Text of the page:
Home Outlet store Factory closures in Vietnam will have a longer impact for retailers: BofA

Factory closures in Vietnam will have a longer impact for retailers: BofA


Nike shoes are on display at a shoe store on September 27, 2021 in Novato, California.

Justin Sullivan | Getty Images

The impact of prolonged plant closures in Vietnam will likely be worse than many clothing and footwear retailers predicted until 2022, analysts at BofA Securities say.

The Wall Street research firm said in a note to clients over the weekend that the recovery in Vietnam will be more gradual than retailers anticipate and that companies are overly optimistic about lead times.

BofA cited a number of reasons for its predictions, including the fact that the reopening of the economy in southern Vietnam – where many clothing and footwear producers are based – has proceeded much slower than in the North.

Vietnam saw a devastating increase in Covid cases from July to August last year, causing another round of local lockdowns. The temporary production hiatus has taken a heavy toll on companies such as Adidas and Nike, which rely heavily on the region for the manufacture of their sneakers and sportswear. Businesses have since started to reopen, but vaccination rates remain significantly lower than in other countries, BofA notes.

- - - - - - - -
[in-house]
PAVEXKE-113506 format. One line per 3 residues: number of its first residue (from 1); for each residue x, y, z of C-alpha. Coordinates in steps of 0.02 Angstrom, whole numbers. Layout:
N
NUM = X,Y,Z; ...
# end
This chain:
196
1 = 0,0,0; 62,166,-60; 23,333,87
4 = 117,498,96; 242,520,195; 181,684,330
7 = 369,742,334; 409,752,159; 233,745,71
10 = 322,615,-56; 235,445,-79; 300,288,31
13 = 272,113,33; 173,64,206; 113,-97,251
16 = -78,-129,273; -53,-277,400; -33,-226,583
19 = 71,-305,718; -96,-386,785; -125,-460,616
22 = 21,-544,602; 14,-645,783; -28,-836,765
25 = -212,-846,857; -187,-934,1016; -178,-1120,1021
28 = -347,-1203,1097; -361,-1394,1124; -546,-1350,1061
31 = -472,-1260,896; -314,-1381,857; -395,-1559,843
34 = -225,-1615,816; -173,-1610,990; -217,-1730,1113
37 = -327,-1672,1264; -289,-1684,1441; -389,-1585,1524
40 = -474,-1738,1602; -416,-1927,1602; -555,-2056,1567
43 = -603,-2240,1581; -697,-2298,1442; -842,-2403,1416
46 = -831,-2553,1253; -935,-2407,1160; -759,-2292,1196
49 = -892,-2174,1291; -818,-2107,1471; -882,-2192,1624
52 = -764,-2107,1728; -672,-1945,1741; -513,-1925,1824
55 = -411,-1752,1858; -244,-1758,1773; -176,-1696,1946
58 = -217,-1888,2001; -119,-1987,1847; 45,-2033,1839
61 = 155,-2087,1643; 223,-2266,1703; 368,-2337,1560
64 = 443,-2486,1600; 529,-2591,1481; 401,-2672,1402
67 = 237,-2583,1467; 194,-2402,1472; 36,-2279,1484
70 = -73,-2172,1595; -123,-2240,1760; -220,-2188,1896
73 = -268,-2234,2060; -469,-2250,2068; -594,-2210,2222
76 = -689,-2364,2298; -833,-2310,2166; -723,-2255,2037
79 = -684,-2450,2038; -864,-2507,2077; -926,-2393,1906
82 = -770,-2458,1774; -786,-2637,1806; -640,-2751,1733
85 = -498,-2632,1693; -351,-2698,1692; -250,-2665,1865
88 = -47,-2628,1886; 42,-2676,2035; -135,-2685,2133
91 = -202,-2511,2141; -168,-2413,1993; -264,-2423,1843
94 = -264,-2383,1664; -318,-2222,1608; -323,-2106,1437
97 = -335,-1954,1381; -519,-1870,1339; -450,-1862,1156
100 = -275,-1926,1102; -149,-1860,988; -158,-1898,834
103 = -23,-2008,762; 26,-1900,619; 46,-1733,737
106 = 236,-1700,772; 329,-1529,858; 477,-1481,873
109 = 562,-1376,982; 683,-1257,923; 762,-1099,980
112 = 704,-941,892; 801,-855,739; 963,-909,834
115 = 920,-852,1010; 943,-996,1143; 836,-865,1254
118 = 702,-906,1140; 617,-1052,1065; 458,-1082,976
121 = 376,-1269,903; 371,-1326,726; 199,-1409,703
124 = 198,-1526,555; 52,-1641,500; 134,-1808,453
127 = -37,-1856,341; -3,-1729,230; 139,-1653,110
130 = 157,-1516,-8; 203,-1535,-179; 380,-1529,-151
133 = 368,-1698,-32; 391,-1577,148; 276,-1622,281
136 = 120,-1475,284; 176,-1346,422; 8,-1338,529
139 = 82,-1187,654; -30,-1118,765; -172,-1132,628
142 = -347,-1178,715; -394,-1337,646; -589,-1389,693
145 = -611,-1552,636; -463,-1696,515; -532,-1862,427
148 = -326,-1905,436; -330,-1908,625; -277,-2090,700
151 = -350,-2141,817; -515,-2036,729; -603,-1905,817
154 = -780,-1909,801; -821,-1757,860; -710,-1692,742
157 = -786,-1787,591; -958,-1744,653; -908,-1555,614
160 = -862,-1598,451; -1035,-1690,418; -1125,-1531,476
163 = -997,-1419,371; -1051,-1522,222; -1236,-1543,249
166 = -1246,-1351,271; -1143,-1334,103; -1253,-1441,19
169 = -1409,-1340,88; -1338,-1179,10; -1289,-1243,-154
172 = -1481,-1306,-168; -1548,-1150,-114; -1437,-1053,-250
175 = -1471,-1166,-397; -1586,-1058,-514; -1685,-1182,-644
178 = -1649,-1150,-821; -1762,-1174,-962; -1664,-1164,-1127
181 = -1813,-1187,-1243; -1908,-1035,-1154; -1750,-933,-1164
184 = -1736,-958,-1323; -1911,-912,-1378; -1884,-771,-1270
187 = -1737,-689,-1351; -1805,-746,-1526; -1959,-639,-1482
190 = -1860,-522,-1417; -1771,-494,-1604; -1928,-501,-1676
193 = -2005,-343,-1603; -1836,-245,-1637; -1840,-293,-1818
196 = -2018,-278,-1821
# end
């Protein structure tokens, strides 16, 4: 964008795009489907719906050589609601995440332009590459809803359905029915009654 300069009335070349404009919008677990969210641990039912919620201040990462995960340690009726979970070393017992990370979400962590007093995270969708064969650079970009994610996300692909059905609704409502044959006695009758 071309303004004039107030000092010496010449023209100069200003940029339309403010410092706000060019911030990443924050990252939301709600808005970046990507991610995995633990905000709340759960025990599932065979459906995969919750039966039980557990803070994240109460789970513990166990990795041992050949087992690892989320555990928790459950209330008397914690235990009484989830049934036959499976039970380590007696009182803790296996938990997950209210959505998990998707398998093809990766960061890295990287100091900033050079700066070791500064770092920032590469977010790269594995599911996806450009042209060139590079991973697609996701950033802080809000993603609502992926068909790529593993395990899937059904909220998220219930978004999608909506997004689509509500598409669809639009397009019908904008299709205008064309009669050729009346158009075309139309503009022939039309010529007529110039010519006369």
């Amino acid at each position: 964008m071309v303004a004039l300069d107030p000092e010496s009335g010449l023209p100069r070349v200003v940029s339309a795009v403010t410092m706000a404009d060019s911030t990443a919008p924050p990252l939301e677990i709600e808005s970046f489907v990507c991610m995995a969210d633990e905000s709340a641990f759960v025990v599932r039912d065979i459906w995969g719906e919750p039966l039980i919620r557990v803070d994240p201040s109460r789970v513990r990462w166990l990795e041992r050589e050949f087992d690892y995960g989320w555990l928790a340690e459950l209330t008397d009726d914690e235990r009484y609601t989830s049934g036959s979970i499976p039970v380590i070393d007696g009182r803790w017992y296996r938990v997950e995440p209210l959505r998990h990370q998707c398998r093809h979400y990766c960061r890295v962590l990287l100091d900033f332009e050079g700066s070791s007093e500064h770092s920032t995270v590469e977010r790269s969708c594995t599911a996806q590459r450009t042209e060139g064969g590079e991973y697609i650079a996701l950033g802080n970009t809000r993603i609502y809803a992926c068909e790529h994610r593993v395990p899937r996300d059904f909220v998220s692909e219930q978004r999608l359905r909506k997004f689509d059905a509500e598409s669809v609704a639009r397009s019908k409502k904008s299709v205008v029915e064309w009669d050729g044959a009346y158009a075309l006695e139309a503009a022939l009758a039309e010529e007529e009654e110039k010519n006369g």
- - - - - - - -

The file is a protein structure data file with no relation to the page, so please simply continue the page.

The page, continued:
“While production did indeed recover quickly last year after the brief Covid-related disruption, production is expected to take longer to normalize this time around – perhaps up to 6 months,” he said. said BofA economist Mohamed Faiz Nagutha.

He added that the current rules for operating factories in Vietnam remain strict and very complicated, which could hamper the ability of employees to return to work.

“Overall, we expect several headwinds to weigh on expectations of a rapid recovery in production activities – including the likely persistence of labor shortages… but also due to the uptick. raw material costs and supply chain disruptions in many other parts of Asia, “Nagutha says.

Puma has previously warned that supply chain bottlenecks, especially in Vietnam, will lead to a shortage of its products until next year. Adidas cut its outlook for 2021 last week due to supply disruptions.

The subject will likely be covered on a number of conference calls this week, as a series of retailers are set to release quarterly results. This list includes department store chains Kohl’s and Macy’s, big box chains Walmart and Target, as well as staples from Victoria’s Secret and Foot Locker malls.

– CNBC Michael bloom contributed to this report.

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